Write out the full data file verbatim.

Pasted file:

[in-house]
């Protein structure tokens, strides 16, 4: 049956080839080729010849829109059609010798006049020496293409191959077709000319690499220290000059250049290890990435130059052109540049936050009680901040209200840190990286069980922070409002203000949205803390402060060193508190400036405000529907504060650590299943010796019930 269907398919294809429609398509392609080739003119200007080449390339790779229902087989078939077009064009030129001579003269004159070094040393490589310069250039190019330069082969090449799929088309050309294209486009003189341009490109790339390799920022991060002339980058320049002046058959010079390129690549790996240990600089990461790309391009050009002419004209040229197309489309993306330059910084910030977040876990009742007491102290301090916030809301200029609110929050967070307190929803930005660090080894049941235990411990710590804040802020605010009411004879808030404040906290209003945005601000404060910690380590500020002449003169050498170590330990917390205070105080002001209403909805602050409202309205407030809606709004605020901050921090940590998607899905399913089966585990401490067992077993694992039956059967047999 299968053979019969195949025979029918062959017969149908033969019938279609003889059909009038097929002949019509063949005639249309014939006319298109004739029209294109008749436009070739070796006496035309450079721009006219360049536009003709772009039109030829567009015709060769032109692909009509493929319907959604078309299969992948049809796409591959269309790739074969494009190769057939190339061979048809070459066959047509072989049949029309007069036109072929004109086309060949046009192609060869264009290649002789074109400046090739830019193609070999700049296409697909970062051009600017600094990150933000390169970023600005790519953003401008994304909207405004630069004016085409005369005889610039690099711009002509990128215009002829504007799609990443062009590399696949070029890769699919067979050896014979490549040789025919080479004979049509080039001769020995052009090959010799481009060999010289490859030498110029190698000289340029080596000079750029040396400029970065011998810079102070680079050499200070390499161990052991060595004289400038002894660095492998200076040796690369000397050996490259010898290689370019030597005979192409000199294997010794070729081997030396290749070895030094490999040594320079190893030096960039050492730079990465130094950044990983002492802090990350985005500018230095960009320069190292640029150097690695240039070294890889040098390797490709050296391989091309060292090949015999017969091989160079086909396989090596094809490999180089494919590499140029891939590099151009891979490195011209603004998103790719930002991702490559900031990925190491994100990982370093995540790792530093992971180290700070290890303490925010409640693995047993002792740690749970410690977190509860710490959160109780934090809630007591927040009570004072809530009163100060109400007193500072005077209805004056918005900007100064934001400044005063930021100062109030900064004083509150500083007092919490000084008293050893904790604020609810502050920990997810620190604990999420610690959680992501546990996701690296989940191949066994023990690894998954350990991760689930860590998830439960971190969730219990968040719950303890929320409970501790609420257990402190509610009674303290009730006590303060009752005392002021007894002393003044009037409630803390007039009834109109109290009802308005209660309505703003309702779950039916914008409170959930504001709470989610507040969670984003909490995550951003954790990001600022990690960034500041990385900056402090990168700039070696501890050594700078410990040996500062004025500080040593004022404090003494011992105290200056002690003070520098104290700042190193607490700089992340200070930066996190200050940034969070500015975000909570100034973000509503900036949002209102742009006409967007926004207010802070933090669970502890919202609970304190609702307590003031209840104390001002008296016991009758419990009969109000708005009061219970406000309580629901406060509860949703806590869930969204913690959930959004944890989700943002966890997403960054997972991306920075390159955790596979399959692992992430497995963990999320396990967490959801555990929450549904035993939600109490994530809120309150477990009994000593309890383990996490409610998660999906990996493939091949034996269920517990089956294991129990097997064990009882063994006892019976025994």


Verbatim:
[in-house]
């Protein structure tokens, strides 16, 4: 049956080839080729010849829109059609010798006049020496293409191959077709000319690499220290000059250049290890990435130059052109540049936050009680901040209200840190990286069980922070409002203000949205803390402060060193508190400036405000529907504060650590299943010796019930 269907398919294809429609398509392609080739003119200007080449390339790779229902087989078939077009064009030129001579003269004159070094040393490589310069250039190019330069082969090449799929088309050309294209486009003189341009490109790339390799920022991060002339980058320049002046058959010079390129690549790996240990600089990461790309391009050009002419004209040229197309489309993306330059910084910030977040876990009742007491102290301090916030809301200029609110929050967070307190929803930005660090080894049941235990411990710590804040802020605010009411004879808030404040906290209003945005601000404060910690380590500020002449003169050498170590330990917390205070105080002001209403909805602050409202309205407030809606709004605020901050921090940590998607899905399913089966585990401490067992077993694992039956059967047999 299968053979019969195949025979029918062959017969149908033969019938279609003889059909009038097929002949019509063949005639249309014939006319298109004739029209294109008749436009070739070796006496035309450079721009006219360049536009003709772009039109030829567009015709060769032109692909009509493929319907959604078309299969992948049809796409591959269309790739074969494009190769057939190339061979048809070459066959047509072989049949029309007069036109072929004109086309060949046009192609060869264009290649002789074109400046090739830019193609070999700049296409697909970062051009600017600094990150933000390169970023600005790519953003401008994304909207405004630069004016085409005369005889610039690099711009002509990128215009002829504007799609990443062009590399696949070029890769699919067979050896014979490549040789025919080479004979049509080039001769020995052009090959010799481009060999010289490859030498110029190698000289340029080596000079750029040396400029970065011998810079102070680079050499200070390499161990052991060595004289400038002894660095492998200076040796690369000397050996490259010898290689370019030597005979192409000199294997010794070729081997030396290749070895030094490999040594320079190893030096960039050492730079990465130094950044990983002492802090990350985005500018230095960009320069190292640029150097690695240039070294890889040098390797490709050296391989091309060292090949015999017969091989160079086909396989090596094809490999180089494919590499140029891939590099151009891979490195011209603004998103790719930002991702490559900031990925190491994100990982370093995540790792530093992971180290700070290890303490925010409640693995047993002792740690749970410690977190509860710490959160109780934090809630007591927040009570004072809530009163100060109400007193500072005077209805004056918005900007100064934001400044005063930021100062109030900064004083509150500083007092919490000084008293050893904790604020609810502050920990997810620190604990999420610690959680992501546990996701690296989940191949066994023990690894998954350990991760689930860590998830439960971190969730219990968040719950303890929320409970501790609420257990402190509610009674303290009730006590303060009752005392002021007894002393003044009037409630803390007039009834109109109290009802308005209660309505703003309702779950039916914008409170959930504001709470989610507040969670984003909490995550951003954790990001600022990690960034500041990385900056402090990168700039070696501890050594700078410990040996500062004025500080040593004022404090003494011992105290200056002690003070520098104290700042190193607490700089992340200070930066996190200050940034969070500015975000909570100034973000509503900036949002209102742009006409967007926004207010802070933090669970502890919202609970304190609702307590003031209840104390001002008296016991009758419990009969109000708005009061219970406000309580629901406060509860949703806590869930969204913690959930959004944890989700943002966890997403960054997972991306920075390159955790596979399959692992992430497995963990999320396990967490959801555990929450549904035993939600109490994530809120309150477990009994000593309890383990996490409610998660999906990996493939091949034996269920517990089956294991129990097997064990009882063994006892019976025994």